Tiger Exotic set launched on 13th July
What’s interesting about this momentum isn’t the initial success of the releases, however. Instead, what’s been more significant is how the entire marketplace ecosystem on WAX is evolving.
When we tracked the launch of the original Garbage Pail Kids release, the flow from purchase to trading was simple.
The only place to buy the card packs was (and remains) the Topps GPK dapp, but users can’t trade their cards and packs within that dapp. Effectively it’s just a storefront.
Instead, users started trading on the Simple Market dapp, which is an open marketplace for trading any NFT on WAX. A couple of days post-launch, this was joined by GPK Market, the official marketplace designed for trading GPK cards and unopened packs.
Both marketplaces received plenty of traffic with GPK Market eventually taking the lead position, most likely due to its nicer UX.
However, the most popular dapp for trading in terms of the transactional value wasn’t an NFT marketplace but Alcor Exchange, which is a decentralized exchange for the trading of WAX-based tokens.
It doesn’t support the trading of individual GPK cards, only unopened packs, but as these have become the most valuable items in the GPK ecosystem, Alcor Exchange quickly became the top market in terms of value.
Since those early days, two more dapps have launched and become part of the GPK NFT trading ecosystem.
Atomic Assets is an NFT standard for the entire EOSIO system. WAX is just one of the blockchains that use this technology. In that regard, it has the potential to enable trading across multiple blockchains although users who want to trade GPK items need to convert their NFTs to this new standard, which adds considerable friction. For that reason, while popular, Atomic Assets hasn’t yet captured much value.
The second new dapp is Collectables.io, which is an accessible GPK-focused marketplace that’s proving to be very popular.
The interactions between these different dapps can be clearly seen when we look at the data arising from the two GPK launches; the original set on 12 May and the Tiger Exotic set on 13 July.
Breaking down the daily activity into three segments, obviously, the Topps GPK dapp is mainly accessed at launch, and then activity drops when the card packs sell out.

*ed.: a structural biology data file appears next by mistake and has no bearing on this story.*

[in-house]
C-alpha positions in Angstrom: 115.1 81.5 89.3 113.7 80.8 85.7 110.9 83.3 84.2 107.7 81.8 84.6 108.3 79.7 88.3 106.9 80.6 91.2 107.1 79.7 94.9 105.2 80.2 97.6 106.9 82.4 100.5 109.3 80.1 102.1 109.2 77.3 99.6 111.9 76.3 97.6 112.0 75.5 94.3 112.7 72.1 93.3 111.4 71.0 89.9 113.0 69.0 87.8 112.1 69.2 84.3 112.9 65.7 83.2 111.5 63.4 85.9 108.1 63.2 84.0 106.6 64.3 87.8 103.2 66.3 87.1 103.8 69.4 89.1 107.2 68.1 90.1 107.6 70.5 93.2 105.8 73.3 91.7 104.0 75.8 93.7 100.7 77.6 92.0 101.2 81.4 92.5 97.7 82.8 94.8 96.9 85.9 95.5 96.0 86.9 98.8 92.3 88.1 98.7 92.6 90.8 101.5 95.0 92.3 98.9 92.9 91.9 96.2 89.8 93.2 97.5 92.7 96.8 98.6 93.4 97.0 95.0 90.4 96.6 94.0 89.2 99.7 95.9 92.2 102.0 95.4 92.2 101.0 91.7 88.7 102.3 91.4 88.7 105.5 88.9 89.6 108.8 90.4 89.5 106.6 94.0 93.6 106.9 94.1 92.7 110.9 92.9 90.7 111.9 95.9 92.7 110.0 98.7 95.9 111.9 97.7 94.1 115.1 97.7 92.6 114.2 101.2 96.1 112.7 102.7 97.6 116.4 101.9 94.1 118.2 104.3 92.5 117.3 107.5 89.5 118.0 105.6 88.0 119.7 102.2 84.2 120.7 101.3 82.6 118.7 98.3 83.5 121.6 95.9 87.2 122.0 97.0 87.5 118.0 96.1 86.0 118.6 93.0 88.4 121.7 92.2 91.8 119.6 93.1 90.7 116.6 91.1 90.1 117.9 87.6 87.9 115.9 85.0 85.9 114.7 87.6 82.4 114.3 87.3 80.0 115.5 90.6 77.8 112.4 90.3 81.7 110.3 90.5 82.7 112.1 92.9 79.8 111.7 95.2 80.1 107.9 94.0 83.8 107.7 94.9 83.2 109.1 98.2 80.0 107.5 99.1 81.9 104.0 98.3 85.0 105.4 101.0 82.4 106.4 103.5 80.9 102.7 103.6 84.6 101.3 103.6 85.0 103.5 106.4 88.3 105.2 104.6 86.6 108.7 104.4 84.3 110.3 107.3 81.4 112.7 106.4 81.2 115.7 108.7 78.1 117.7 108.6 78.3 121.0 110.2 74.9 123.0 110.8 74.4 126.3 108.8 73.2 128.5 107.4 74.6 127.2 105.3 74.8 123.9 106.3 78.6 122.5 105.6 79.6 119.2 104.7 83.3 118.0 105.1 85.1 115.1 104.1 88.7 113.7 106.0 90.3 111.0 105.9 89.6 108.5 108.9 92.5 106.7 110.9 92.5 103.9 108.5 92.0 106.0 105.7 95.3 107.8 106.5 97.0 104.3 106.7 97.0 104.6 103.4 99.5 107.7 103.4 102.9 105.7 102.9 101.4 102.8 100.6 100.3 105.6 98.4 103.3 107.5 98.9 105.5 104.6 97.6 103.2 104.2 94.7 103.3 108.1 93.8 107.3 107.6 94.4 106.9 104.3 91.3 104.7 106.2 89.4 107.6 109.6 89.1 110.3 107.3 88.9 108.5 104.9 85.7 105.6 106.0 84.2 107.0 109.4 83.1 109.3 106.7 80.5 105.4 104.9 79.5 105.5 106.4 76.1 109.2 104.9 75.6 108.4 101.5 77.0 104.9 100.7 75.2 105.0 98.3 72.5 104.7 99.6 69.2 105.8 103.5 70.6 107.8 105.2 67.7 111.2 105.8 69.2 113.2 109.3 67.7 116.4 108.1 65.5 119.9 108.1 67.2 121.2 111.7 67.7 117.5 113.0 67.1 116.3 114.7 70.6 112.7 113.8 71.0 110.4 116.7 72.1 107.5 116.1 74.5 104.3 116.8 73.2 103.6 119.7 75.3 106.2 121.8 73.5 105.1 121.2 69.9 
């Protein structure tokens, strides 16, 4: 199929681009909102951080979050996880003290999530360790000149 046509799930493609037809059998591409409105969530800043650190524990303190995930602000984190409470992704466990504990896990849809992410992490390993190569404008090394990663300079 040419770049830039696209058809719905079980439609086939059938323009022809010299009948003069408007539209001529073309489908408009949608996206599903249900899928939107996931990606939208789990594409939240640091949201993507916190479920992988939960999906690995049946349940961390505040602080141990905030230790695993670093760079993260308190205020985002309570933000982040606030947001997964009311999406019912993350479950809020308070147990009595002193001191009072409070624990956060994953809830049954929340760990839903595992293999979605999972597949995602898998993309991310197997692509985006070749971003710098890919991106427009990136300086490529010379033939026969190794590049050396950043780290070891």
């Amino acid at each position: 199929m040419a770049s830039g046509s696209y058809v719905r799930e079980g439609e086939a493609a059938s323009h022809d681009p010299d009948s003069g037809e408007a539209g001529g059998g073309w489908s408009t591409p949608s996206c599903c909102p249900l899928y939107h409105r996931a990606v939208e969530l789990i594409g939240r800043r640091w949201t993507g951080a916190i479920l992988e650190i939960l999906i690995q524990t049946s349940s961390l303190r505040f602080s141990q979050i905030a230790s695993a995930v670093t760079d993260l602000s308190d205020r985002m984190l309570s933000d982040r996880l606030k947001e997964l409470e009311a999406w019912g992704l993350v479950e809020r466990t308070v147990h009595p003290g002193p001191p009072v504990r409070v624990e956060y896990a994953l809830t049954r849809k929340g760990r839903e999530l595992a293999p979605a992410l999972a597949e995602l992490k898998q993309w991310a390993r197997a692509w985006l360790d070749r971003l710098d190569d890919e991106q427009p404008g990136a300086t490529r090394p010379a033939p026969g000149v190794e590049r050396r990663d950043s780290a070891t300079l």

GPK Market’s popularity was highest in the early stages in May when there was less competition, but even after the Tiger Exotic NFT launch, it remains a key dapp for trading. But, as more marketplaces launch, the accumulated daily activity of the other marketplaces becomes much larger.
A similar pattern is seen when considering the daily trading values, with GPK Market’s share of total reducing over time, especially post-13 July.
More generally, clearly, the majority of trading occurs in the days after the launches have sold out, with multiple days of more than $60,000 of trading value recorded. This reduces to days of sub-$10,000 tradings in the weeks following.
It’s also worth noting there was much more trading following the launch of the original set than the Tiger Exotic set. Probably this is a combination of there being more packs in the original sale and pricing uncertainty given no-one knew how well-received GPK would be on WAX.
But now it’s clear GPK is currently the most successful project on WAX. No doubt, there will be many more set launches in the coming months. What will be more interesting to track though is the launch of other NFT collectible projects?
The Blockchain Heroes set due out on 8 August is a collection from the Bad Crypto Podcast team that’s already building a strong audience. Other planned releases include Street Fighter collectibles and memorabilia from William Shatner.
The collecting on WAX is only getting started.